At a time when much of the rest of the world is starting to wake up to the repression, mendacity, and dangers of the Chinese Communist Party regime, the Vatican is getting even deeper in bed with it. And at a time when that regime is intensifying repression of religion—including Catholics—in China, Pope Francis is renewing an accord with Beijing that has yielded no benefits yet save for President Xi Jinping and only disunity and suffering for the Catholic Church.
Two years ago, the Vatican signed a provisional agreement with Beijing, valid for two years. It had been a long time coming, and I and others tried to warn of the dangers before the deal was done. When it was announced, I expressed concerns—but also tried to give a pope whom I admire the benefit of the doubt.
China is already breaking the deal. Only last week in Jiangxi province, dissenting Catholic priests have been placed under house arrest, in breach of an agreement to protect clergy from coercion. Priests from Yujiang diocese, under surveillance, have been forbidden from “engaging in any religious activity in the capacity of clergy” after they refused to join the regime’s so-called “patriotic church,” and Bishop Lu Xinping was barred from celebrating Mass.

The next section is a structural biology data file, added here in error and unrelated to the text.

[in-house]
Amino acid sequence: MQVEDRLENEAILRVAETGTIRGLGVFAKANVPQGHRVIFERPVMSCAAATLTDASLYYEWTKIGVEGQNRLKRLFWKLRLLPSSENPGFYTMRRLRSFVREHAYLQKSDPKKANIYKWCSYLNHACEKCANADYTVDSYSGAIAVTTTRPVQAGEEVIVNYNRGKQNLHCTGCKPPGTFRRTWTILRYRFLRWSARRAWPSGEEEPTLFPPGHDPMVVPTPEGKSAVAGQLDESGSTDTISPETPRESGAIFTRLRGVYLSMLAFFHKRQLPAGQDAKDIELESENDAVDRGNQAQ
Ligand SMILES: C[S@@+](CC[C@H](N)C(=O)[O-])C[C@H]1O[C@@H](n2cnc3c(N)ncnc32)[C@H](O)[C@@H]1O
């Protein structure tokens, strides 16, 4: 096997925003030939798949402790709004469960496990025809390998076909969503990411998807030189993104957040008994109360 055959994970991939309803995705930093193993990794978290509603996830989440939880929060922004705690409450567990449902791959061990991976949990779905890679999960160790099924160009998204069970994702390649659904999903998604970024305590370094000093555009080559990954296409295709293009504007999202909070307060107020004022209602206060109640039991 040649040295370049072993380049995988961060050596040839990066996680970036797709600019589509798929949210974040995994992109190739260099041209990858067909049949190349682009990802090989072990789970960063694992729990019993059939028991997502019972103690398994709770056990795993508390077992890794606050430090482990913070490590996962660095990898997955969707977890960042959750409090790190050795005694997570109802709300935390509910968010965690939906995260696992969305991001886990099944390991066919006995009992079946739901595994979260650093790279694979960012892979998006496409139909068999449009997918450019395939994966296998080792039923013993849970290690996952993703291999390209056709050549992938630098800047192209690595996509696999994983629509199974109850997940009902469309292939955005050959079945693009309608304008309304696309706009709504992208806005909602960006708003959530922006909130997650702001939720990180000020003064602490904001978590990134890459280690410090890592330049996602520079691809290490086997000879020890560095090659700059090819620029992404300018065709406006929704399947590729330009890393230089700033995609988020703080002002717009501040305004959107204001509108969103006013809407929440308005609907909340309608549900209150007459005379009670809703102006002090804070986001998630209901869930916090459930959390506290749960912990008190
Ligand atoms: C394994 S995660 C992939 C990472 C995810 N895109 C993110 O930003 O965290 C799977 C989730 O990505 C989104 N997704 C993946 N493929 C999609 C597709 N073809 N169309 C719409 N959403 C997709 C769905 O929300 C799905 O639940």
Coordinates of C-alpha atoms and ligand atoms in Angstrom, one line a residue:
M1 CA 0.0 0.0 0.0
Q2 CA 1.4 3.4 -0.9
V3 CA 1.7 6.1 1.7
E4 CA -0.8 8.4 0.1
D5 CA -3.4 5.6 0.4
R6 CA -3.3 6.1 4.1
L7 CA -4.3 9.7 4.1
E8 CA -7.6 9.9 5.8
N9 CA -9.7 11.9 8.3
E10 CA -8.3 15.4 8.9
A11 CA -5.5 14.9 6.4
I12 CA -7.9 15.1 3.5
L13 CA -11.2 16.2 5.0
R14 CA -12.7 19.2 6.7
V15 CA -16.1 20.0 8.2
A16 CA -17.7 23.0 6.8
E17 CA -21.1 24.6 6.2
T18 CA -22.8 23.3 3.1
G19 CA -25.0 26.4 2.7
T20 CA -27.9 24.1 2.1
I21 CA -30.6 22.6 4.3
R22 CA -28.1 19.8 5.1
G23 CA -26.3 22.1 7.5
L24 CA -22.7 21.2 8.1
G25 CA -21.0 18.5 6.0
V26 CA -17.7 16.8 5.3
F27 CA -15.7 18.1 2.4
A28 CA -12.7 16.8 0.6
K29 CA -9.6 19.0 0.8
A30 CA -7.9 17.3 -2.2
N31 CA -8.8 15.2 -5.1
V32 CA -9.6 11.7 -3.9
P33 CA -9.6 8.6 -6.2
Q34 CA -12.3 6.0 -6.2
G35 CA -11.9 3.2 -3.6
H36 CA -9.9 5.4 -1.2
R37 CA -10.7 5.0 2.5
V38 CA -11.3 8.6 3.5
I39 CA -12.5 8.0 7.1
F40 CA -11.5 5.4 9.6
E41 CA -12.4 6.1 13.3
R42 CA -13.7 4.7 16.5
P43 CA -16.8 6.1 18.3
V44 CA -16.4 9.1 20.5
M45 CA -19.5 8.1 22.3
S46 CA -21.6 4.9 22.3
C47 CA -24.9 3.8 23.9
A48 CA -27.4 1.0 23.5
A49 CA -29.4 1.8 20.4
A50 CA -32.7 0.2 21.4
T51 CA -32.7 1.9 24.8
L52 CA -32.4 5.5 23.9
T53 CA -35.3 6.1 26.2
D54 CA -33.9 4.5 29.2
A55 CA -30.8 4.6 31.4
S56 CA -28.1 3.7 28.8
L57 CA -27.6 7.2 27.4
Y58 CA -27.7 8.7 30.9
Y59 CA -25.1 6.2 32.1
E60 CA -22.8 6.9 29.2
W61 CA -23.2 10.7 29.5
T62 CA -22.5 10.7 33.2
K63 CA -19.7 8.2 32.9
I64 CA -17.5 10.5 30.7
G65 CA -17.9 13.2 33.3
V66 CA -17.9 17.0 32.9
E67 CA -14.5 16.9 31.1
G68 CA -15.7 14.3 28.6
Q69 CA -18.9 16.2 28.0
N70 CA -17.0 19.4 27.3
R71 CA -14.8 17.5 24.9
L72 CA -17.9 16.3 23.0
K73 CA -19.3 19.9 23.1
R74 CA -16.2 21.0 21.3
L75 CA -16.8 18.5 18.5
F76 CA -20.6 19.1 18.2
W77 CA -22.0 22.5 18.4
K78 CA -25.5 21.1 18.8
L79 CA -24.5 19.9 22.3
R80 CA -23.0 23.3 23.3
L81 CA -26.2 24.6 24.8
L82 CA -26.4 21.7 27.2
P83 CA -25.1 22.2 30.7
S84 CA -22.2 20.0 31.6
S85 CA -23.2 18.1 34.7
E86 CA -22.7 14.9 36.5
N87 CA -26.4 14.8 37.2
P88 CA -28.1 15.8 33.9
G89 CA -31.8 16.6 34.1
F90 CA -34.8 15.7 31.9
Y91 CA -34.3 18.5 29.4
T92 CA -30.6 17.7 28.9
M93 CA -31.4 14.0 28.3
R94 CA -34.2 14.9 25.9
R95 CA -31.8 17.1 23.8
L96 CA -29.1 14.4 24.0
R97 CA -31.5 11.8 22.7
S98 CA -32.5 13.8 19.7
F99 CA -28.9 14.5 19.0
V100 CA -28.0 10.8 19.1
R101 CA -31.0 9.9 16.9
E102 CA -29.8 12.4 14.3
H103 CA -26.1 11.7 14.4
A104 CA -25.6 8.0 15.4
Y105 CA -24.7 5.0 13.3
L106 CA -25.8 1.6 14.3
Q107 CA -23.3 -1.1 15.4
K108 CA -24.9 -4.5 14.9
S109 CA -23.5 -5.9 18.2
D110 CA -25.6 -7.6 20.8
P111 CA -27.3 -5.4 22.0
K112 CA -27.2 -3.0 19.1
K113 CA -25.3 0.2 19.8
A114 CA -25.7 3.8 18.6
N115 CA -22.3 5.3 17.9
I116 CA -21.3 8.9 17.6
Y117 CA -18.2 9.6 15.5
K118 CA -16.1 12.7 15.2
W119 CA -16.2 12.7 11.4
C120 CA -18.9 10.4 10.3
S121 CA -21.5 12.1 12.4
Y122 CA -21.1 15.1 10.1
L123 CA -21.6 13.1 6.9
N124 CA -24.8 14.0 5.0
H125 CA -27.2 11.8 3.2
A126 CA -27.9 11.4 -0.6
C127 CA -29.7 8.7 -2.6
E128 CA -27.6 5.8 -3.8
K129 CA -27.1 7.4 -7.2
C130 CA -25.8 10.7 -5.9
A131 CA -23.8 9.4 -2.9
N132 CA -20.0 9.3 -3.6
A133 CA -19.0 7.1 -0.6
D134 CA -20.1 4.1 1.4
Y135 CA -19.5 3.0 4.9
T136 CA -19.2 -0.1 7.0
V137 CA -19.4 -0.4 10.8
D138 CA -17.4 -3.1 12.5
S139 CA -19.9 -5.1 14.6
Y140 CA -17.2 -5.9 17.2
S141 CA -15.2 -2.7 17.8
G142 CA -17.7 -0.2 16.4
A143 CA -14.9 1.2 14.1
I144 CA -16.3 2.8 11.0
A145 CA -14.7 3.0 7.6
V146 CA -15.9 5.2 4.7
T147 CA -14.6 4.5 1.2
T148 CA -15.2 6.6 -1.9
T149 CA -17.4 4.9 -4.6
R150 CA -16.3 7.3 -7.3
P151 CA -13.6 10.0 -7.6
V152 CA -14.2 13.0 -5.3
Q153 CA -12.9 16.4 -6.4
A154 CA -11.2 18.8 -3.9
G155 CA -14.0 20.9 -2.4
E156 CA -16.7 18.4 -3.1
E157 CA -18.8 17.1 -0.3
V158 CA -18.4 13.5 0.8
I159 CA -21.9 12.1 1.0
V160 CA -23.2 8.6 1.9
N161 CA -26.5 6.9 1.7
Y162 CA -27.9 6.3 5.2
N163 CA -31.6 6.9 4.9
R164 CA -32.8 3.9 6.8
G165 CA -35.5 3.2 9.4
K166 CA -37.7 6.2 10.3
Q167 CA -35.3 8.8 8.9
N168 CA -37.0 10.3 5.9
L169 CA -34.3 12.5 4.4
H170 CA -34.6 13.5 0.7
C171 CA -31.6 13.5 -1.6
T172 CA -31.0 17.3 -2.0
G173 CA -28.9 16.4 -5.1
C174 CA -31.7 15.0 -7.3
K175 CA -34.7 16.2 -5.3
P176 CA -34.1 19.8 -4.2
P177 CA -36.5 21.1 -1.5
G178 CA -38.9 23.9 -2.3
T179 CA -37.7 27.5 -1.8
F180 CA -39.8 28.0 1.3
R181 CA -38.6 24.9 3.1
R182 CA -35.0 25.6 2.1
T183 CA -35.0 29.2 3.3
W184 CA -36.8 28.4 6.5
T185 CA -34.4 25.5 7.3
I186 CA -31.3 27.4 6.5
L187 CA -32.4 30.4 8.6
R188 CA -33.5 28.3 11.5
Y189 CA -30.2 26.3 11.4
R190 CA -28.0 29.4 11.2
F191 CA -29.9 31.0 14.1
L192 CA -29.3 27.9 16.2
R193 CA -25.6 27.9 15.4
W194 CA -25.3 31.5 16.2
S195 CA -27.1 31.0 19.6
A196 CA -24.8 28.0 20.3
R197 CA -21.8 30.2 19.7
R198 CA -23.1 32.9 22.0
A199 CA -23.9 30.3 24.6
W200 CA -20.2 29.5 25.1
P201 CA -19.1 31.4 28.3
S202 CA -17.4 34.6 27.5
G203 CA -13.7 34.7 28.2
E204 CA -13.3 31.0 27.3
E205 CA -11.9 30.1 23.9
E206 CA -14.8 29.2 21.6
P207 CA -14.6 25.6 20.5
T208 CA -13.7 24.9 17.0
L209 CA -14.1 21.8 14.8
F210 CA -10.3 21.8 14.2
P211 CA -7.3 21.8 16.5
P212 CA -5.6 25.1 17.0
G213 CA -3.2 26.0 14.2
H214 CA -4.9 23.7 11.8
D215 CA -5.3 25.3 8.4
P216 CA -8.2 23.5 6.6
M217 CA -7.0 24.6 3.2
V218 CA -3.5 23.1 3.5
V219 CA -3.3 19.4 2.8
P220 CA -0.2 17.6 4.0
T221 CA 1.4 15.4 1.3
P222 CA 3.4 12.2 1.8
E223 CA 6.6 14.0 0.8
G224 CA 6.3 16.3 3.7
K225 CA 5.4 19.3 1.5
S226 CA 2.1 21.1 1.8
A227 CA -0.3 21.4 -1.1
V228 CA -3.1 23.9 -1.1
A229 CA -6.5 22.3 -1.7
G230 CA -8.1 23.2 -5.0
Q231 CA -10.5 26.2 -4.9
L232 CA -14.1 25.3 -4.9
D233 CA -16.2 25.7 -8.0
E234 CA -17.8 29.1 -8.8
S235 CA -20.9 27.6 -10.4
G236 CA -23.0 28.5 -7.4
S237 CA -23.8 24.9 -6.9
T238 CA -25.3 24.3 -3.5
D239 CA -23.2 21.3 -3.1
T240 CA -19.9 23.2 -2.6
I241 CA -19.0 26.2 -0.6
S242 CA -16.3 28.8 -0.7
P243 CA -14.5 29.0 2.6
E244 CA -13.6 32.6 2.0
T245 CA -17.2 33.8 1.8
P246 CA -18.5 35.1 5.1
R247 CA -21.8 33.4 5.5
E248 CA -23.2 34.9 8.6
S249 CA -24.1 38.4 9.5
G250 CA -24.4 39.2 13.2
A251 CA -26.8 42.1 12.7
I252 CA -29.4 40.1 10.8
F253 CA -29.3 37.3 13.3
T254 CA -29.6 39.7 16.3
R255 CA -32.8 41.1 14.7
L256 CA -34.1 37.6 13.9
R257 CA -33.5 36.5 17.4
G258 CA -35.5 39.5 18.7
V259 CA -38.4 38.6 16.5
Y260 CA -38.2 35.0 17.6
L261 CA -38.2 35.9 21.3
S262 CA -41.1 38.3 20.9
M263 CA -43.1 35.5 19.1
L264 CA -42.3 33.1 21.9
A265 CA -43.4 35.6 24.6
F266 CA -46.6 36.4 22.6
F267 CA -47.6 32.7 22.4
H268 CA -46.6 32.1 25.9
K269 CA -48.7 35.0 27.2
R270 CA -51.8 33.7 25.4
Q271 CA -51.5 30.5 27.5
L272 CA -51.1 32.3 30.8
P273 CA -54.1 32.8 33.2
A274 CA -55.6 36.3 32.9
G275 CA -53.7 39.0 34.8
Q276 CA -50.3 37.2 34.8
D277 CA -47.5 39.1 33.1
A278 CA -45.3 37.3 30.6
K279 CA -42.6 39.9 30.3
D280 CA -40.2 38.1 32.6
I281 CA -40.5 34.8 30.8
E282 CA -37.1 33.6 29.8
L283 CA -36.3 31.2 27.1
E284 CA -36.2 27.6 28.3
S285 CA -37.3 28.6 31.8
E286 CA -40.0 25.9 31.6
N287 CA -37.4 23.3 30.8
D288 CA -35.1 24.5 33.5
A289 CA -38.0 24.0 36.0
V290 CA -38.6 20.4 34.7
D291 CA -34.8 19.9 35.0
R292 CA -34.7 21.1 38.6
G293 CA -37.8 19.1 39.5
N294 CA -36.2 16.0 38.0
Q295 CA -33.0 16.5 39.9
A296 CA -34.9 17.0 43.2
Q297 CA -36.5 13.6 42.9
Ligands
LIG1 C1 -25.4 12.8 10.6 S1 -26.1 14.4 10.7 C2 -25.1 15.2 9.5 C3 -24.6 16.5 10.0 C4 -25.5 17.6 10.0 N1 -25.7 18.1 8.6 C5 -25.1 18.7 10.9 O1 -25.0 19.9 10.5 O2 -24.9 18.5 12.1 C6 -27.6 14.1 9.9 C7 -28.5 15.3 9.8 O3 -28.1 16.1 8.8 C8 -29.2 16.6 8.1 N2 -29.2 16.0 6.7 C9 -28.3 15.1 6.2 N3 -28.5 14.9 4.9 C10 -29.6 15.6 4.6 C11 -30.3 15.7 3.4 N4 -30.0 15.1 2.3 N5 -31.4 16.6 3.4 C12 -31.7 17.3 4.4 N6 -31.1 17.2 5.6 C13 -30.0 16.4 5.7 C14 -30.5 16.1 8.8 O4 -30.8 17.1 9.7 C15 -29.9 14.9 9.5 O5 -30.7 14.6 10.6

This was predictable from the start. Everything about the deal was wrong.
The text was, and remains, secret, so no one other than its negotiators and the pope know the details.
And the result was to give an atheist dictatorship a decision-making role in the appointment of bishops.
But two years ago, while I expressed my skepticism, I held out for the possibility that I was wrong and that the pope was right. I am, after all, only a 7-year-old Catholic, having been received into the church on Palm Sunday 2013 in Myanmar by Cardinal Charles Bo, and I didn’t come into the church to take on the Vatican hierarchy, let alone the pope. Indeed, I am not—other than on this issue—a critic of Francis. I love his emphasis on mercy and forgiveness, and I came into the church just 11 days after he was elected to the papacy. I have grown up as a Catholic with him and I want to support him.
Yet in the past two years, nothing has made me think that my skepticism about the deal was misplaced. On the contrary, I remain more convinced today than ever that the deal is very profoundly naïve, wrong, immoral, and dangerous. I don’t doubt the good intentions behind it, but they are deeply misplaced.
For a start, why was the release of Catholic clergy and laity in jail before the deal was signed not made—and secured—as a precondition? As it is, to my knowledge there have been no releases and yet more arrests and detentions, as the Jiangxi case shows.